More than 60 jobs are being created after a construction firm was selected to install up to £35 million worth of solar panels.
Walsall-based G Purchase Construction has been awarded a contract to install more solar photovoltaic (PV) panels on almost 2,500 properties for Birmingham City Council.
That initial phase is worth £13.5 million, but opens the company up to almost treble that amount of expenditure as part of a larger framework agreement.
The boost will mean the firm initially taking on an additional 14 members of staff and 145 will undergo training to complete the work. A total of 61 jobs will be created locally across the supply chain as part of the first phase.
Chairman Paul Hargrave said landing a deal in an emerging sector with the country’s largest local authority opened the firm up to huge opportunities – which could mean taking on up to 100 more employees in the long term.
Almost all of the company’s £31 million sales came from building maintenance last year, but with oil and gas prices soaring and green commitments from the Government, he said this move stands to boost revenue.
Mr Hargrave said: “Less than five per cent of our turnover was from renewable energy, but it is going to become a much bigger market because we can’t exist on oil and gas with the way things are going.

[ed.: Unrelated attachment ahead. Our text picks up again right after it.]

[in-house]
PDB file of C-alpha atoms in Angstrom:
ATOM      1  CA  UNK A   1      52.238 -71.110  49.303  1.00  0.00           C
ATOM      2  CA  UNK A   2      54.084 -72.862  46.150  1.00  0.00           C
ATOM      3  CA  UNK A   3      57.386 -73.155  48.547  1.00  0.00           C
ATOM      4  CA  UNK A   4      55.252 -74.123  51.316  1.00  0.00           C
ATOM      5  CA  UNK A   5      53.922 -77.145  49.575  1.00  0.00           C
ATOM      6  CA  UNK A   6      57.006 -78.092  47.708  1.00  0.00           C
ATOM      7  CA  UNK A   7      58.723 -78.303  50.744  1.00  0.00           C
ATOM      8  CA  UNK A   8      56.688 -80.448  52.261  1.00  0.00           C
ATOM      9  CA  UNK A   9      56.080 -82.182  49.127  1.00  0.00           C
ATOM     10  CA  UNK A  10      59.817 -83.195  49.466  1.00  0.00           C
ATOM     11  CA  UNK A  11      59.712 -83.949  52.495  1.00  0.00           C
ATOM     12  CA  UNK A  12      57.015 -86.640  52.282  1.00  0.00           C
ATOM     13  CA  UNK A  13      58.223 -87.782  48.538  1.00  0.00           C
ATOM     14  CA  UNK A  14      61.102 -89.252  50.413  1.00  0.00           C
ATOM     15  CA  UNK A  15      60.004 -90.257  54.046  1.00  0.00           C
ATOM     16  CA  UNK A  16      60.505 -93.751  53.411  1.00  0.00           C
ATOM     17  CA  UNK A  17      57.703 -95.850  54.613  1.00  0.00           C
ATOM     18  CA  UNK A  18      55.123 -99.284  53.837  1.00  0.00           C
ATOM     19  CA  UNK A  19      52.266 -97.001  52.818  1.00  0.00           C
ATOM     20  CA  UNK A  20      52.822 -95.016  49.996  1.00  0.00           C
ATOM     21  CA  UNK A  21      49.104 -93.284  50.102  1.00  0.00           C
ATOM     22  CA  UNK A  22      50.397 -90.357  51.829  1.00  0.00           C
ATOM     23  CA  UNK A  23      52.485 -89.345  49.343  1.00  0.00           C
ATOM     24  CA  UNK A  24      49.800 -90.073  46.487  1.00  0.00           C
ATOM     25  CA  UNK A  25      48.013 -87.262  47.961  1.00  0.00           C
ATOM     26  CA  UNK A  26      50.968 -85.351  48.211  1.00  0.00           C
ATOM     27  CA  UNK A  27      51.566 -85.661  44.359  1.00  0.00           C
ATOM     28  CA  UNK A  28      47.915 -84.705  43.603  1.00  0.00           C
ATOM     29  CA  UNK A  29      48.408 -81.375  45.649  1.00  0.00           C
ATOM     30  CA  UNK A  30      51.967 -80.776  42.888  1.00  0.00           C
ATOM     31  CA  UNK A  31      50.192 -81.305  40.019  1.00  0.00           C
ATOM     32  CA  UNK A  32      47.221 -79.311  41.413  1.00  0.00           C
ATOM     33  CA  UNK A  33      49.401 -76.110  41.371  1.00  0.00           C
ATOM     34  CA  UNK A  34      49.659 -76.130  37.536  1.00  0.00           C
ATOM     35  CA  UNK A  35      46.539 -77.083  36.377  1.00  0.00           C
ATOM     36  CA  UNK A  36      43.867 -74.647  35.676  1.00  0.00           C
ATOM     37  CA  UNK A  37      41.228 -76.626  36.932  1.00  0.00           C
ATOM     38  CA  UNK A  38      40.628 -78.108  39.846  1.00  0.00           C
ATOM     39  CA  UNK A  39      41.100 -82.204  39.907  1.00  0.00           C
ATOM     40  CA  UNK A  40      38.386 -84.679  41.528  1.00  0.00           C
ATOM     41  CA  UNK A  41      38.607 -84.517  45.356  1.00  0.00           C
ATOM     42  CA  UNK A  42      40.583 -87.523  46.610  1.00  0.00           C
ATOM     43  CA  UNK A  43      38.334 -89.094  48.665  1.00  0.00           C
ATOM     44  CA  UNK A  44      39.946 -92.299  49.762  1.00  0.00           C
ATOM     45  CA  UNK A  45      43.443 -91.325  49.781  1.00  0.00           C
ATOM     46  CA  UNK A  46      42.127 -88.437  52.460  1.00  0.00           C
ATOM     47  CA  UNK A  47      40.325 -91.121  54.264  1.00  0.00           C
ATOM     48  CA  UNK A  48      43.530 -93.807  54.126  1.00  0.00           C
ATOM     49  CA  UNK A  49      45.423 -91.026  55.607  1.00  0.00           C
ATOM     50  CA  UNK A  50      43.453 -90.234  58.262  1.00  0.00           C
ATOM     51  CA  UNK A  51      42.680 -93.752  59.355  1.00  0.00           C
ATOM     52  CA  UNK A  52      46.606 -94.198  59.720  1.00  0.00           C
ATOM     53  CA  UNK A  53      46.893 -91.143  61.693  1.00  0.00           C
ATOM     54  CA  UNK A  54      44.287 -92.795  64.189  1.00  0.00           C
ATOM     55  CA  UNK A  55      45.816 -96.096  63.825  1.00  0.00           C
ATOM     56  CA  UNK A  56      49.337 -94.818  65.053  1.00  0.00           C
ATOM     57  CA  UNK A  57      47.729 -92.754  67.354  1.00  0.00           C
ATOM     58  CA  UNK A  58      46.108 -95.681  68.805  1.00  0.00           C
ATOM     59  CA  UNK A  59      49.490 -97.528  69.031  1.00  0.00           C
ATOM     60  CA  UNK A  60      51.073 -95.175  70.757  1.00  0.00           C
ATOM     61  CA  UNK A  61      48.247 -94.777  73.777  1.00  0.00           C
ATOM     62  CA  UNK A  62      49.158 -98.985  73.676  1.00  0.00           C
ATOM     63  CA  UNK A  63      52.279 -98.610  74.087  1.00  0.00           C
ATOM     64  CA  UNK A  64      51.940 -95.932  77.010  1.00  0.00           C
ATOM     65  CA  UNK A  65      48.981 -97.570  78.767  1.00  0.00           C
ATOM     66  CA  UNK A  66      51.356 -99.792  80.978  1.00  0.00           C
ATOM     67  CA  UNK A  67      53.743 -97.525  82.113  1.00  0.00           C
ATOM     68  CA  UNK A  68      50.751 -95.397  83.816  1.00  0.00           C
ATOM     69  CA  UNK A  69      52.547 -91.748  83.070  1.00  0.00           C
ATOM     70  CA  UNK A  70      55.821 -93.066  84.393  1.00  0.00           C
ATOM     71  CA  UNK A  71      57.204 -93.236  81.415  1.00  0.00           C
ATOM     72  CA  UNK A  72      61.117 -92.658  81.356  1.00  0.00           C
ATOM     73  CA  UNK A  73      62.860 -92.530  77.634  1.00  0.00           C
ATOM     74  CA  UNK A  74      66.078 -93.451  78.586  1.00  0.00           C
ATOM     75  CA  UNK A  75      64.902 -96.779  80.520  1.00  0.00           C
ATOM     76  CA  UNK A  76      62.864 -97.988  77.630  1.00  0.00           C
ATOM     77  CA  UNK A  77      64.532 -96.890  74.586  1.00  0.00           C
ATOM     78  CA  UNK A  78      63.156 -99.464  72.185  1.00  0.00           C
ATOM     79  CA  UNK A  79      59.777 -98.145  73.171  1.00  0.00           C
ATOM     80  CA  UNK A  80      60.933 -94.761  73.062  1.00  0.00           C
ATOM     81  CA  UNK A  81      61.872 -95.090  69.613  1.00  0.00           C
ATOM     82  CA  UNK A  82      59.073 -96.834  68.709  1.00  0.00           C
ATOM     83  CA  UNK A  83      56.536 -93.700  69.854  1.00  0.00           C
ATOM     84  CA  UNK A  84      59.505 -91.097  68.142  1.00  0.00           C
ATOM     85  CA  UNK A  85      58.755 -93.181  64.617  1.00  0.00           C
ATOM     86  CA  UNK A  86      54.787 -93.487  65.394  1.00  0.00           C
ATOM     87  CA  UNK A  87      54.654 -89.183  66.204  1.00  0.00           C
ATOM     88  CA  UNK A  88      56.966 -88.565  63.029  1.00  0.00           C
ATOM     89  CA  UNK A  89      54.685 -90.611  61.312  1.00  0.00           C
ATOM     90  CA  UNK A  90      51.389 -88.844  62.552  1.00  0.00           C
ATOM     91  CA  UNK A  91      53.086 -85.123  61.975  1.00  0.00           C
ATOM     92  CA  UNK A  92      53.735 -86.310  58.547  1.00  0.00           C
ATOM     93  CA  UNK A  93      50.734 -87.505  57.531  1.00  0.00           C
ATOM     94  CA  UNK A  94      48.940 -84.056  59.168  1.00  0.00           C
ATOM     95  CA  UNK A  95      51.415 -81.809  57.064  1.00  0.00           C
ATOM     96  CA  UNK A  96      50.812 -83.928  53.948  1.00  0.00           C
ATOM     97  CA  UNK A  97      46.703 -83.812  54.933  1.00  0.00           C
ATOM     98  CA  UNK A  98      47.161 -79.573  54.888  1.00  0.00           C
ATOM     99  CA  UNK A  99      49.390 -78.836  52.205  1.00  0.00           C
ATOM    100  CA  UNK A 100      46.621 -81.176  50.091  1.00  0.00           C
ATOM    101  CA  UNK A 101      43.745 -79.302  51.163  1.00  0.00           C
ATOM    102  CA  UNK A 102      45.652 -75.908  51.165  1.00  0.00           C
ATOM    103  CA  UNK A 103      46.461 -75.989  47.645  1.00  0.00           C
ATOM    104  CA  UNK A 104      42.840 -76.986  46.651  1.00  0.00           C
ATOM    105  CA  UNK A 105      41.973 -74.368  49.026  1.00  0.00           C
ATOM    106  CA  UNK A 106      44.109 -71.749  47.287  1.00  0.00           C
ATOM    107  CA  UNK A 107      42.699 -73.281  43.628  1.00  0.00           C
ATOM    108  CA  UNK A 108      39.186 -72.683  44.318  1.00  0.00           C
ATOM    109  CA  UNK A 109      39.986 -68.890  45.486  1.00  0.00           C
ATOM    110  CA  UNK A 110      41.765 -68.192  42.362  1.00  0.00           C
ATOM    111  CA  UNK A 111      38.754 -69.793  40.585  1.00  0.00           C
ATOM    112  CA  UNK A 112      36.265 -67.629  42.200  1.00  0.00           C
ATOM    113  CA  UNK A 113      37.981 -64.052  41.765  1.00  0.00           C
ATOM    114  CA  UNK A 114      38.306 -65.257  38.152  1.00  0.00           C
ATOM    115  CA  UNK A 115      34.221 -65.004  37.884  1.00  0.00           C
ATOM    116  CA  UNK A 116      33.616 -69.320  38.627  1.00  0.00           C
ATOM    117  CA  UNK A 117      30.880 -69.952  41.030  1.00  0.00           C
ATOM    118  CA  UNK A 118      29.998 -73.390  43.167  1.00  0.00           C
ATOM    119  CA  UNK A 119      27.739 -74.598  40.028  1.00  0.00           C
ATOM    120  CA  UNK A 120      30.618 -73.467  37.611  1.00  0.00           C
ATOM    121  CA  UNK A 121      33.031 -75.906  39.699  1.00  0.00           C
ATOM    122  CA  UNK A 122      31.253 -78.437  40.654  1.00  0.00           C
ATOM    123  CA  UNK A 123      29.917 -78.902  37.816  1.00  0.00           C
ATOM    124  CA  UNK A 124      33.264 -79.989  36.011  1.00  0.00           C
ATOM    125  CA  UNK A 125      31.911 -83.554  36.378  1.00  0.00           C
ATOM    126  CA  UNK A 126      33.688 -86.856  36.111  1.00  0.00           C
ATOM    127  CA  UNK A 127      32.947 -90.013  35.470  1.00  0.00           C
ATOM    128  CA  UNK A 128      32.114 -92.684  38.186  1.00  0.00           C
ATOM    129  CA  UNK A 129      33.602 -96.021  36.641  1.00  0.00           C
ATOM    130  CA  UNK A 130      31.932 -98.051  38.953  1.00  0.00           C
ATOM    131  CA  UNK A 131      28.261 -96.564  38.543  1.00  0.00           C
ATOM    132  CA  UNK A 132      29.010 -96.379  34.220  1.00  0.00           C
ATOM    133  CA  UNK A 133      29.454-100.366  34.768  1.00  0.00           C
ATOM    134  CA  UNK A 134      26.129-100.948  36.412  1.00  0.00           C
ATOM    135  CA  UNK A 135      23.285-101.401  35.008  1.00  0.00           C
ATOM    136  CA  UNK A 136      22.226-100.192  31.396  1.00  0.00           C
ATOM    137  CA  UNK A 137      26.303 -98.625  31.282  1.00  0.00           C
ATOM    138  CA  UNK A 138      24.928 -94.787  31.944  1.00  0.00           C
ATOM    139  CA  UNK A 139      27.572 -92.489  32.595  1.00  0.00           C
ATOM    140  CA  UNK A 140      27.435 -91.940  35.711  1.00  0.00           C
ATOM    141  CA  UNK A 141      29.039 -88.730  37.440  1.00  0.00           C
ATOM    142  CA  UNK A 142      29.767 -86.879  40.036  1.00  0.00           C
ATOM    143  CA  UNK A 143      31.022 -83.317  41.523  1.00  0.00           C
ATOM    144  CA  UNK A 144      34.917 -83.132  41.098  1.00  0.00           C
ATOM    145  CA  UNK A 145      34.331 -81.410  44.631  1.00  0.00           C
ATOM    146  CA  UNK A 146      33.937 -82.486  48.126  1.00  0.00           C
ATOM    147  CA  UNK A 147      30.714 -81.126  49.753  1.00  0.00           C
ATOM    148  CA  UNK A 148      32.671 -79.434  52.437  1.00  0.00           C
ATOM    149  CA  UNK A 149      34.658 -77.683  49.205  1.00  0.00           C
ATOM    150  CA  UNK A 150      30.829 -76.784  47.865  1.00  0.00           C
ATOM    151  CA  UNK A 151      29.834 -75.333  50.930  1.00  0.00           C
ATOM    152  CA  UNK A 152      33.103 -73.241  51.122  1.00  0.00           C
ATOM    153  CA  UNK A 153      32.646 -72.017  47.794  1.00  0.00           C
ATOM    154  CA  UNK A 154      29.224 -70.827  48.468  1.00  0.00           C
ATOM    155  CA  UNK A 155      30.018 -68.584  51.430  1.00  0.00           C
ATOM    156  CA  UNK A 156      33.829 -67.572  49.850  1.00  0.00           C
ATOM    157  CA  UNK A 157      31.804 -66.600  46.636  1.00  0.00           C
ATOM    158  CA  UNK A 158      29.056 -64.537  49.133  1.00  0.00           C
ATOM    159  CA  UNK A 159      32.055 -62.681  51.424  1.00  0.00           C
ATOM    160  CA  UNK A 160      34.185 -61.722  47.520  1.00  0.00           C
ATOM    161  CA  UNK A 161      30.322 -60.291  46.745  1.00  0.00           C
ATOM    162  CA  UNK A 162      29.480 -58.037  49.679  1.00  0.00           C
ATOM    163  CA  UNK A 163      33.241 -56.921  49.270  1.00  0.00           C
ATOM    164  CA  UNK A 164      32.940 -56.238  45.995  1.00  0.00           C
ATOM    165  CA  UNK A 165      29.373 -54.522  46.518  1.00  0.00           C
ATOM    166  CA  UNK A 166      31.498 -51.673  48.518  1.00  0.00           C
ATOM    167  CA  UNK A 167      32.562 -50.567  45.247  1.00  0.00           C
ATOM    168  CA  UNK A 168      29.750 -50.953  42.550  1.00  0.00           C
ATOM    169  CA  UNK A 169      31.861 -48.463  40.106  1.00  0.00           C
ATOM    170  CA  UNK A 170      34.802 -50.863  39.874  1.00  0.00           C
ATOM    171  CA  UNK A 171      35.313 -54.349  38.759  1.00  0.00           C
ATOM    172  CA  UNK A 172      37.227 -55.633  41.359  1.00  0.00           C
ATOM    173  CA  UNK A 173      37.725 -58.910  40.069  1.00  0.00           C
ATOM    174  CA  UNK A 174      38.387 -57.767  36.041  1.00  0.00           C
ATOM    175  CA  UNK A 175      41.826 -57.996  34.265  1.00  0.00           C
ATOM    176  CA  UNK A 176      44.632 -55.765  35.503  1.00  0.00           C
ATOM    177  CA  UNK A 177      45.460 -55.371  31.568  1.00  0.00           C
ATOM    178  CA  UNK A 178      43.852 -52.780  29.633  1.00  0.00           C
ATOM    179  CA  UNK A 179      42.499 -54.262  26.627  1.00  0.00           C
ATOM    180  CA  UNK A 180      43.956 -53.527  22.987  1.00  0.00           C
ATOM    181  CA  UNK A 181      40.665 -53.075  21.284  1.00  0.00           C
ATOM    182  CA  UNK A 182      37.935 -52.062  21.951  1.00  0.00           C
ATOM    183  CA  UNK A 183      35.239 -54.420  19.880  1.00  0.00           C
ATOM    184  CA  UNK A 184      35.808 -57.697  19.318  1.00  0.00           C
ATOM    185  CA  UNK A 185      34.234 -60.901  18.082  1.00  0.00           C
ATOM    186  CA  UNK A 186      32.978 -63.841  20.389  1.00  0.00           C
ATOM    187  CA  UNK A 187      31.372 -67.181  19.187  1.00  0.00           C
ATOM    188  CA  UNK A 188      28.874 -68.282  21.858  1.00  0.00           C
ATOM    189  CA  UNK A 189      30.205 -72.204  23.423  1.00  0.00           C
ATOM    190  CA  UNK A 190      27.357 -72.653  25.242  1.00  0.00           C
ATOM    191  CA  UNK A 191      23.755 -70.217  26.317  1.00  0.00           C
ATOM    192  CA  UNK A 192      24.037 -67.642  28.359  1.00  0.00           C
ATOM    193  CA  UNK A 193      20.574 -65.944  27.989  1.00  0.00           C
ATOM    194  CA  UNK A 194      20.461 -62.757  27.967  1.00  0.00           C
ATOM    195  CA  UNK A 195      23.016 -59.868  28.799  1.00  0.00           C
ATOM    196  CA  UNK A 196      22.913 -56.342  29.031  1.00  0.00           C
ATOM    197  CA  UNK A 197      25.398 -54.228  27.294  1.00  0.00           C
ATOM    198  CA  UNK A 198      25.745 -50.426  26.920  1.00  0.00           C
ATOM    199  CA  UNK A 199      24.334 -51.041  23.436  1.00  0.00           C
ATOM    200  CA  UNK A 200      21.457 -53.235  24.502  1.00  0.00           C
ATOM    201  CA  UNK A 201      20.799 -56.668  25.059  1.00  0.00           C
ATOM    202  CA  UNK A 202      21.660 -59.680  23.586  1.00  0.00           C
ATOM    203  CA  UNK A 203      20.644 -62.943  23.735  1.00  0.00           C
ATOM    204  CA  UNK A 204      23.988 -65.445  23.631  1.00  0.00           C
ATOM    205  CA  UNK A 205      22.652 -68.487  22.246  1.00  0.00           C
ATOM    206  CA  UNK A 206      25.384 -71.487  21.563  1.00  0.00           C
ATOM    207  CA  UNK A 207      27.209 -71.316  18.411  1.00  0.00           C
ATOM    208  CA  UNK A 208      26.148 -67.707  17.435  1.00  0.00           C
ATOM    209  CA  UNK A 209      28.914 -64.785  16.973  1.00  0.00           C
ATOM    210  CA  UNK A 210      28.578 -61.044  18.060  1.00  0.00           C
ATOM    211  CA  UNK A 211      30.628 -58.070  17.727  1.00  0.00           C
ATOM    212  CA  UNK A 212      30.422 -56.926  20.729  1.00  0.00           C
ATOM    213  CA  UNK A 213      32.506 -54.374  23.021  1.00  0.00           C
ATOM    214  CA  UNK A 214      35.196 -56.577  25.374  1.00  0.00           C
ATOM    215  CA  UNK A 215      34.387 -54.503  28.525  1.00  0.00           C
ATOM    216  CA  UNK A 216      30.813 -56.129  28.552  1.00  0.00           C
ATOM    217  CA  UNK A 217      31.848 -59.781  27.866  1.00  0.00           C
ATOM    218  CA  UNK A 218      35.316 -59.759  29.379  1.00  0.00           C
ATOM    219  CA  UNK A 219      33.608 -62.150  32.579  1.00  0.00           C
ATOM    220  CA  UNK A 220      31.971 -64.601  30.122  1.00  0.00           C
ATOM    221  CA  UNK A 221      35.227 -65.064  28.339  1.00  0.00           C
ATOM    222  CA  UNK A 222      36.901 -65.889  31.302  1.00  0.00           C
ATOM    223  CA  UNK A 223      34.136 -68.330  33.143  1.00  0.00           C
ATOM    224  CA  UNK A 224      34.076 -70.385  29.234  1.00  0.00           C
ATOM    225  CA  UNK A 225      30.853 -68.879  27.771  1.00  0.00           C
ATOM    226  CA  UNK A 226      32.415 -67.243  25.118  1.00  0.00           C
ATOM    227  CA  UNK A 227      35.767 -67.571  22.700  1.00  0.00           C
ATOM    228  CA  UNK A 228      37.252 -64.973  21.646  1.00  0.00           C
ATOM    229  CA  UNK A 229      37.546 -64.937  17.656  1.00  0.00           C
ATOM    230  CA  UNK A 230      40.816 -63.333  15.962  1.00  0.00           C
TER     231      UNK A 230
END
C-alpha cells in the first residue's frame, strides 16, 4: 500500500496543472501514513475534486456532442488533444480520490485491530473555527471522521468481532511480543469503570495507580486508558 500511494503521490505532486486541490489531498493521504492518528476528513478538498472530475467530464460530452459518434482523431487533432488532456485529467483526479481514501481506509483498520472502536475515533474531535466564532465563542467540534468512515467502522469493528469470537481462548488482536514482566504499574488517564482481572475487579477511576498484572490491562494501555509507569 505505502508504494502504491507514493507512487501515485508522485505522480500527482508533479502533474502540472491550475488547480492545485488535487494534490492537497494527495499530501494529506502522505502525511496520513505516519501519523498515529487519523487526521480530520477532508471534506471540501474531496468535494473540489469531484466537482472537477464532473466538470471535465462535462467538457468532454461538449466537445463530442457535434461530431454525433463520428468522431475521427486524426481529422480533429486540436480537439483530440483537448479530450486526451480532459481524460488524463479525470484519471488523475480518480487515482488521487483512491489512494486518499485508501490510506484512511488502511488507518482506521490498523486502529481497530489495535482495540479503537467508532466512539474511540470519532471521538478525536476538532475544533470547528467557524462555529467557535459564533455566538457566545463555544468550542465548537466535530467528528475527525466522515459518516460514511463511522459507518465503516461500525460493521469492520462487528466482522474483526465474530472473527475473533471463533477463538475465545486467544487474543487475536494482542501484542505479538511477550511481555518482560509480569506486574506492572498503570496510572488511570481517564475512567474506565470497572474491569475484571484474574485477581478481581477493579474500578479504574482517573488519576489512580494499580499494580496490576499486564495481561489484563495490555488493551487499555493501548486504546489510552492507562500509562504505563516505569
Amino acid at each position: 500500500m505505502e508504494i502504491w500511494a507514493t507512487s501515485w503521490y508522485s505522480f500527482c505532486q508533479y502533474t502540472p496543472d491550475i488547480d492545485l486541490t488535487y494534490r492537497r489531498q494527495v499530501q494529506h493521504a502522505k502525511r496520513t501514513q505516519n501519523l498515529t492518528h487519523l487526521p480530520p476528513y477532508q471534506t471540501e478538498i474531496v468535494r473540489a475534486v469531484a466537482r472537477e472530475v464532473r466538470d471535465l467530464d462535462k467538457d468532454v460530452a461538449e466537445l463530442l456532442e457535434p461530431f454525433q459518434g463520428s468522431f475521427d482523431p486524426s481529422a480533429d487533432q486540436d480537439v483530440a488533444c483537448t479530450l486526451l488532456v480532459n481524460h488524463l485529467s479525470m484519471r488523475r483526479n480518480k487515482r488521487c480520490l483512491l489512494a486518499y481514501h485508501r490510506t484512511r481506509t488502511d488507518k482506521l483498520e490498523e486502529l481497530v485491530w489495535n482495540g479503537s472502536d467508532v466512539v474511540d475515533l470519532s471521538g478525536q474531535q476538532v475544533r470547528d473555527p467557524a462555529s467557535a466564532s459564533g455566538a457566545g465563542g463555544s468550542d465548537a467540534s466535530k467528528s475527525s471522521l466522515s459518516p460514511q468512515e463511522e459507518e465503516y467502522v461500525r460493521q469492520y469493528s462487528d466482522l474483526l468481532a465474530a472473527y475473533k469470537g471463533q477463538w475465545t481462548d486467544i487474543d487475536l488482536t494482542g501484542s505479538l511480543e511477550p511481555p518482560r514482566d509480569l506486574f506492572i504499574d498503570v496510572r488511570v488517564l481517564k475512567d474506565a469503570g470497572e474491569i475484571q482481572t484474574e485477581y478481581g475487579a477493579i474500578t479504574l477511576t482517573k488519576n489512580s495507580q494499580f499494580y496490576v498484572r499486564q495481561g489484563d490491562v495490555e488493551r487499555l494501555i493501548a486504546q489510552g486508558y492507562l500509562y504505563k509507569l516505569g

“They are talking about electricity prices going up by 10 to 15 per cent in a year, so the energy that they generate on the roof is going to be even more of a saving.”
Purchase will install solar PV systems for 2,020 social rented and private homes of vulnerable people and 435 industrial or commercial units.
Mr Hargrave said this would lead to four million kilowatt hours (kWh) of electricity being created on roofs ever year, which represents a saving of up to £212,000 a year from household and business bills.
He said there would also be an annual saving 1,638 tonnes in carbon emissions per year, and earning an average of £1.3 million per year in Feed-in-Tariffs.
The company, a subsidiary of Purchase Group, was selected following a competitive tender after it was chosen to play a part in the Efficiency East Midlands Solar PV framework.
The two-year contract is the second phase of an ongoing initiative to tackle fuel poverty and reduce carbon emissions across the city of Birmingham.
The council unveiled plans for a pilot scheme which could lead to at least 10,000 homes in Birmingham benefiting from a retrofit energy efficiency upgrade last September, with homes and businesses in Aston, Lozells, Newtown and Northfield areas set to benefit.
The Birmingham Energy Savers scheme will deliver one of the key objectives of the Birmingham Declaration on Climate Change that 10 per cent of homes in the city will have retrofit insulation by 2015.
The council has set itself a target of reducing its carbon footprint by 60 per cent by 2026.